NEDAwareness Week 2018: A Recap

BY: Christine Peat, PhD

DATE: 9 March 2018

The National Eating Disorders Association encourages awareness, conversation, and involvement in eating disorders activism and outreach. Every spring, the National Eating Disorders Awareness Week (#NEDAwareness) is an opportunity to focus a national discussion on the importance of identifying, treating, and preventing eating disorders and to provide resources for these often stigmatized and underdiagnosed conditions. The NEDAwareness Week 2018 (February 26th – March 4th) theme was “Let’s Get Real” with the goal of expanding the conversation about eating disorders to highlight stories that are not always heard. For example, stereotypes about how eating disorders present (i.e., in thin, white, female bodies) often prevent individuals from seeking the treatment they need. Many individuals who do not fit this profile may not be screened for eating disorder symptoms and/or may not reach out for help if they need it. This year’s NEDAwareness Week theme reminds us that stigma and erroneous stereotypes prevent people from seeking help, and NEDA encourages us to bust myths to help get people screened and into treatment.


NEDAwareness Week 2018 encouraged individuals to get involved and stay involved—after all, eating disorder awareness and advocacy are essential and relevant year-round. If you want to join these efforts, here are a few ways to get started:


  • Take the NEDAwareness Quiz. This quiz is designed to assess your thoughts and feelings about food, body image, exercise, and social media. It also allows you to learn about what perspectives others have on these same issues and will hopefully generate meaningful discussion about the influence these factors have on our daily lives.
  • Get Screened: Last year, NEDA launched their free and confidential online screening for eating disorders and this screening tool has been lauded as an important resource for those who might be questioning whether they are dealing with disordered eating thoughts or behaviors. Participants are connected with a volunteer at the end of the quiz who can help funnel identified individuals toward crucial treatment.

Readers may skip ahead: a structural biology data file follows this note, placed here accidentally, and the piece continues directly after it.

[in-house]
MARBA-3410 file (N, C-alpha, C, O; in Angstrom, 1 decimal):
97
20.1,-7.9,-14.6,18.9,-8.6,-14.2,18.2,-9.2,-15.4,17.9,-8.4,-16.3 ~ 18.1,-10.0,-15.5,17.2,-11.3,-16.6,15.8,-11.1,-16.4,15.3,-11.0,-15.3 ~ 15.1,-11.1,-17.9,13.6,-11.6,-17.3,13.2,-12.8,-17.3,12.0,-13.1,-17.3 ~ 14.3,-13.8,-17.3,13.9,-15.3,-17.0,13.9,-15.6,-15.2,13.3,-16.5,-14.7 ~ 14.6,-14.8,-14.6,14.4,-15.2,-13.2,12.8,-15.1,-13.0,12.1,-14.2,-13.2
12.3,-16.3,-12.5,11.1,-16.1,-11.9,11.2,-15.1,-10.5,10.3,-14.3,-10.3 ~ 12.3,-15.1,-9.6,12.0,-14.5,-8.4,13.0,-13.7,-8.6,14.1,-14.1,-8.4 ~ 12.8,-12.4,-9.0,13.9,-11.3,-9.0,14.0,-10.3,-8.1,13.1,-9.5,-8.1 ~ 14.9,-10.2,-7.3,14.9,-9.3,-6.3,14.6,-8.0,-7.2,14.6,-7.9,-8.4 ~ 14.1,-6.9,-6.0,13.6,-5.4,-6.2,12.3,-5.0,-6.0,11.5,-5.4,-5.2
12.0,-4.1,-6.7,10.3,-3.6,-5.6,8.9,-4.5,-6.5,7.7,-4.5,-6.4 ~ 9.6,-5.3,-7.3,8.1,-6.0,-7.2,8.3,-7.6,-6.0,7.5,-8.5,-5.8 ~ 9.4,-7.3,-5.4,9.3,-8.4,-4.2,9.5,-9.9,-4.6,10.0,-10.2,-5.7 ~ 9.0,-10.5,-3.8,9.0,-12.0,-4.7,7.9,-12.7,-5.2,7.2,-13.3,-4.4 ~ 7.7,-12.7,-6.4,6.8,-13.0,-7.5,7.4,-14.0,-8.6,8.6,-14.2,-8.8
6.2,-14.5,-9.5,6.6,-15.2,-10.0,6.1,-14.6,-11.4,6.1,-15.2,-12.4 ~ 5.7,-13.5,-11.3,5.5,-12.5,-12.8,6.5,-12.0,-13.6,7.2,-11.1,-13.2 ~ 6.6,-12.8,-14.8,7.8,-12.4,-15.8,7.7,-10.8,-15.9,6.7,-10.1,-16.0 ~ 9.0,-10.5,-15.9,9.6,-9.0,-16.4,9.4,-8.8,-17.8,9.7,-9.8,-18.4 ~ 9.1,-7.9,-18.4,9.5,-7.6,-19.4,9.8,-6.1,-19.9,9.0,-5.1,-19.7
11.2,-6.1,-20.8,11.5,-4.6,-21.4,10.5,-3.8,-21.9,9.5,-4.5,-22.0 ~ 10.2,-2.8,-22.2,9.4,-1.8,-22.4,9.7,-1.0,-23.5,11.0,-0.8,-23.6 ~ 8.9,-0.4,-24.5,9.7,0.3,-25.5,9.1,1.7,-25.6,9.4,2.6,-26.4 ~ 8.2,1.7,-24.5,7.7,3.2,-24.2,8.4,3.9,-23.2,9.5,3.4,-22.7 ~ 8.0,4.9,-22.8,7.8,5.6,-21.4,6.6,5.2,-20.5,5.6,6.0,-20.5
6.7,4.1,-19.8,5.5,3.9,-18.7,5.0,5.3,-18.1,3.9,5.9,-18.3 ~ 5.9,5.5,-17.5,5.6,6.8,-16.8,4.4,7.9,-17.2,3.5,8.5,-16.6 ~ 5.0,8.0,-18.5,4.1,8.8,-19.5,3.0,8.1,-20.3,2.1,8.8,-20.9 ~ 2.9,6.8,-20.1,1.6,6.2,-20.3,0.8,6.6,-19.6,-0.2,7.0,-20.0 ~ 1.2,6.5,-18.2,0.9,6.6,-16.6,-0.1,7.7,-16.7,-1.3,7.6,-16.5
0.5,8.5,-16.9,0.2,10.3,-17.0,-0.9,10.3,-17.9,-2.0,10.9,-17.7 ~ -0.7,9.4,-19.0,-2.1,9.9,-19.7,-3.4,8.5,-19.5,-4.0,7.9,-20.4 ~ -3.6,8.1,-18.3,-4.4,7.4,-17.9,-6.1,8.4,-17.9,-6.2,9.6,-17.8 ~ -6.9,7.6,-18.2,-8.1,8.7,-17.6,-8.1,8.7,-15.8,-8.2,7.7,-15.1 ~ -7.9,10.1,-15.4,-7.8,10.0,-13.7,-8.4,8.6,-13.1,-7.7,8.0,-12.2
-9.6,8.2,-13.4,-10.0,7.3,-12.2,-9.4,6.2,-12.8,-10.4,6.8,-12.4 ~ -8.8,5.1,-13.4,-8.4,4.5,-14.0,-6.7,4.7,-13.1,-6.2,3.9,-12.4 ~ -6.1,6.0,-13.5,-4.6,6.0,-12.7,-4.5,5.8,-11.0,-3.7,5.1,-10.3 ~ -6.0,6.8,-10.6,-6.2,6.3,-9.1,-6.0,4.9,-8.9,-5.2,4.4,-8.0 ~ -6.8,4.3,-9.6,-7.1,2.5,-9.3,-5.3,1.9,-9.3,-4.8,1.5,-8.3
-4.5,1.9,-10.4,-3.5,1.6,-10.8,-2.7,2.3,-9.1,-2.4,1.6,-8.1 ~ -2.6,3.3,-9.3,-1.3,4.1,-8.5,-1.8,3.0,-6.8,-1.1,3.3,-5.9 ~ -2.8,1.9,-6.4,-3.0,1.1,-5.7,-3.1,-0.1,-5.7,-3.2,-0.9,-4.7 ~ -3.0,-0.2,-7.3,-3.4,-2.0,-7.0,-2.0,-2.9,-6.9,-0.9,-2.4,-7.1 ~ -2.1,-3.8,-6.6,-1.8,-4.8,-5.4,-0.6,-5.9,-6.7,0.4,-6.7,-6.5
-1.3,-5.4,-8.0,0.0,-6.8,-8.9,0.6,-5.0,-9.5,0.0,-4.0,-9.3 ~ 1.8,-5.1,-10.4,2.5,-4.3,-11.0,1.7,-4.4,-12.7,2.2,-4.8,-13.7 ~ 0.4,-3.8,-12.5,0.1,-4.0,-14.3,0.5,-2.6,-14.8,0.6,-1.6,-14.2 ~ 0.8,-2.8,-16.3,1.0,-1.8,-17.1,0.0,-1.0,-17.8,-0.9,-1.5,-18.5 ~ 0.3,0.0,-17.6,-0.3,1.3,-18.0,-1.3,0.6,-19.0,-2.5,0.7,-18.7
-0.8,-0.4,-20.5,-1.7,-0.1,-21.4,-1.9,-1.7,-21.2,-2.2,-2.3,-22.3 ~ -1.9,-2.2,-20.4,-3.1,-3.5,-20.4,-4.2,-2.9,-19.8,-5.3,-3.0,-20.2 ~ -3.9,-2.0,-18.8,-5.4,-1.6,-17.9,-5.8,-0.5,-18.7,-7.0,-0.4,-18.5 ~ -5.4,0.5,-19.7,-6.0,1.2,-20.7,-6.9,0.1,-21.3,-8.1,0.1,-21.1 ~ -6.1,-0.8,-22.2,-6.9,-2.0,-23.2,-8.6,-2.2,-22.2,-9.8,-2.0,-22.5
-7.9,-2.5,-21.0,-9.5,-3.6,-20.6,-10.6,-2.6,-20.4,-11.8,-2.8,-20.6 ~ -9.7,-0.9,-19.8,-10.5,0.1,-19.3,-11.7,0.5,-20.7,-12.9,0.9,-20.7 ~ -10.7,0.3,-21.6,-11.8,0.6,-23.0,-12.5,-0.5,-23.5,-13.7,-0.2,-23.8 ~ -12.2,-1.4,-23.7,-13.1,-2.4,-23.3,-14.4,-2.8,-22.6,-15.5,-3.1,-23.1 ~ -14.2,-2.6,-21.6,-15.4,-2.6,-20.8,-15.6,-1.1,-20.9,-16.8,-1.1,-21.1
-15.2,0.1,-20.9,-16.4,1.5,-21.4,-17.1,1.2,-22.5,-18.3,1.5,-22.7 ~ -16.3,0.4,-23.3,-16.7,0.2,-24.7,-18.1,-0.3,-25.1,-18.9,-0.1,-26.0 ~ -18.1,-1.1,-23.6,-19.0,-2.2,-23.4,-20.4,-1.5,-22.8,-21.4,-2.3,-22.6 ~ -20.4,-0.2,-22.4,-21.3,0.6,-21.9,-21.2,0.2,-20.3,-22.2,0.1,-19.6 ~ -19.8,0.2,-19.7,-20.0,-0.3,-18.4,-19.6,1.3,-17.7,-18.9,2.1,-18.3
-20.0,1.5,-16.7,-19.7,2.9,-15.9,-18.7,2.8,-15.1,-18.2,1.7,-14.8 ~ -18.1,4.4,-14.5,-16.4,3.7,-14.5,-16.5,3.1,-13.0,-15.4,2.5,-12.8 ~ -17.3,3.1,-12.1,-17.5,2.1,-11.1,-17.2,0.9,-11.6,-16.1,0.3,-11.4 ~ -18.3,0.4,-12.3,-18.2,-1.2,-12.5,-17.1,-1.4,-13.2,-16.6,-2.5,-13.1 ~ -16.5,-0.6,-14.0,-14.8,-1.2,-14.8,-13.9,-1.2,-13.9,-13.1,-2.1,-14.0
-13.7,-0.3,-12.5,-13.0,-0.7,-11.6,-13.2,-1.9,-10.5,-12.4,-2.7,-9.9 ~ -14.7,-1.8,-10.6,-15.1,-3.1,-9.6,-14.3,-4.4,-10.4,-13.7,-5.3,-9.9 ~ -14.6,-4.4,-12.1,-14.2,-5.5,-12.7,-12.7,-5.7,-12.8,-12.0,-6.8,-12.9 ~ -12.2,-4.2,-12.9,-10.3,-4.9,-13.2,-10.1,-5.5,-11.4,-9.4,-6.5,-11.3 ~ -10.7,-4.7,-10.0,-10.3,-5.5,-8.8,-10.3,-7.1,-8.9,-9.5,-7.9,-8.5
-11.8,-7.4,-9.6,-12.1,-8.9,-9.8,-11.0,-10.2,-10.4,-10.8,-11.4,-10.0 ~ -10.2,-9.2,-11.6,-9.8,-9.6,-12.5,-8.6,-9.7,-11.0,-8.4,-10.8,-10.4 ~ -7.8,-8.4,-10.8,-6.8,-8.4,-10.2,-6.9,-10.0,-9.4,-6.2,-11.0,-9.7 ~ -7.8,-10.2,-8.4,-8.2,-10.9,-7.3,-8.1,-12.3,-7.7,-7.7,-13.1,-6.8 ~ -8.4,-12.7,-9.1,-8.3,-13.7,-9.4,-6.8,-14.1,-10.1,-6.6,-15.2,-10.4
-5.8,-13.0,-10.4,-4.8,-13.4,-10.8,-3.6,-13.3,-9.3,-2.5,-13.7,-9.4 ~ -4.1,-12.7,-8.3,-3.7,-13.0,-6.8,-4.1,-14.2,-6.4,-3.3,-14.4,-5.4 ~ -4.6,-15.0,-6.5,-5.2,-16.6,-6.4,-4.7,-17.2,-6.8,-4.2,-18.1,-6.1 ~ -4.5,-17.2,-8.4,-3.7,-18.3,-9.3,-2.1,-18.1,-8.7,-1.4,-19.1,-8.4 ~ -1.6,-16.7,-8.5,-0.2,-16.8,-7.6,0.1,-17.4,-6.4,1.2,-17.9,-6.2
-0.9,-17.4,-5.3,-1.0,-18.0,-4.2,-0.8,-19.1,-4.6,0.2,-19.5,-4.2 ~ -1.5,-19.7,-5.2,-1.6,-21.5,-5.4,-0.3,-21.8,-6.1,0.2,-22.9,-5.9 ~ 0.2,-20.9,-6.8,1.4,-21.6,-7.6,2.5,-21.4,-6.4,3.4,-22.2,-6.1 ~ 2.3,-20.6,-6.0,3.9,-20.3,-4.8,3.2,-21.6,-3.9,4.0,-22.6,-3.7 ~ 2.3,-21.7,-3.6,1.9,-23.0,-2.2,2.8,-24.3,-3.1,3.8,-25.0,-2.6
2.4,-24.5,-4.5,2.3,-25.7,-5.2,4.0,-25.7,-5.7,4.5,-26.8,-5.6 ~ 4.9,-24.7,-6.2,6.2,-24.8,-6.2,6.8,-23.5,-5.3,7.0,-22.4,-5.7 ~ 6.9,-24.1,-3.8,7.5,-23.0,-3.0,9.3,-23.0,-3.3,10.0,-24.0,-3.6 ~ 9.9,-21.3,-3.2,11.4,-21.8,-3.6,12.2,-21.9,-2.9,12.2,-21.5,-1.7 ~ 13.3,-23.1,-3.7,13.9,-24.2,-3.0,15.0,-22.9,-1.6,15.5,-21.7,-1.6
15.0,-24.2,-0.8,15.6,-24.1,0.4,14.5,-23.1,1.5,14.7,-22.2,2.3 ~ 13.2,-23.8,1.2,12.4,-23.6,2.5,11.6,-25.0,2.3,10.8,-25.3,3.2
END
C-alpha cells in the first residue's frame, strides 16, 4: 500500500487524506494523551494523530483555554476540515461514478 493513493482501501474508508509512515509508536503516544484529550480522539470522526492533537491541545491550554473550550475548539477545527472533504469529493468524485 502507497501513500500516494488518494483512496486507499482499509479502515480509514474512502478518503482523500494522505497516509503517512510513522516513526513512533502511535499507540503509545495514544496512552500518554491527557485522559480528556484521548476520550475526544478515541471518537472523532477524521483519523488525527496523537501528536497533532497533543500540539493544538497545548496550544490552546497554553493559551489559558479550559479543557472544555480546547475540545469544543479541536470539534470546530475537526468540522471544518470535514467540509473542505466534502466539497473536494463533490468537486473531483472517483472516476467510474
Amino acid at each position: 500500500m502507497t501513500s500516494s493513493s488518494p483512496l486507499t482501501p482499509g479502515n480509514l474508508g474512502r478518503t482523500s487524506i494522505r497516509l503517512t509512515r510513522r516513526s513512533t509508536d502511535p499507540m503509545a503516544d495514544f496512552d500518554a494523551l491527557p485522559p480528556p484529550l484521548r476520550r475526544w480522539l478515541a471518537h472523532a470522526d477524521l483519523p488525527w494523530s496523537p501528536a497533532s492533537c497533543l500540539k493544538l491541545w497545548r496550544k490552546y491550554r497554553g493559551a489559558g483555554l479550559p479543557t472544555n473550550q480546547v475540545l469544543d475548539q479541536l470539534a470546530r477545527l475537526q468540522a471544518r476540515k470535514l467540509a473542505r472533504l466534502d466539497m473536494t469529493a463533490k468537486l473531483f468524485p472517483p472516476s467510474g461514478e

• Get Connected: NEDA has Facebook, Instagram, YouTube, and Twitter accounts that you can follow to join the conversation. You can share the Faces of Recovery video and stories which help remind everyone that although eating disorders do not discriminate based on age, race, weight, or socioeconomic status, recovery is possible with appropriate treatment and the consistent support of loved ones.
  • Get Active: You can attend or host a NEDA Walk, host an eating disorder screening in your area, advocate for legislative change, join the Eating Disorders Coalition (EDC), give a talk on eating disorders, and more!


Although NEDAwareness Week may technically be over, let’s have 2018 be NEDAwareness Year! “Let’s get real” and challenge common myths and stereotypes about eating disorders, have real conversations about how food, body image, and exercise affect our lives, and increase awareness of how eating disorders can affect anyone regardless of gender, age, or race and ethnicity. With your help, NEDAwareness 2018 has the potential to be an inclusive movement with the power to make a significant, positive change in the lives of those affected by eating disorders.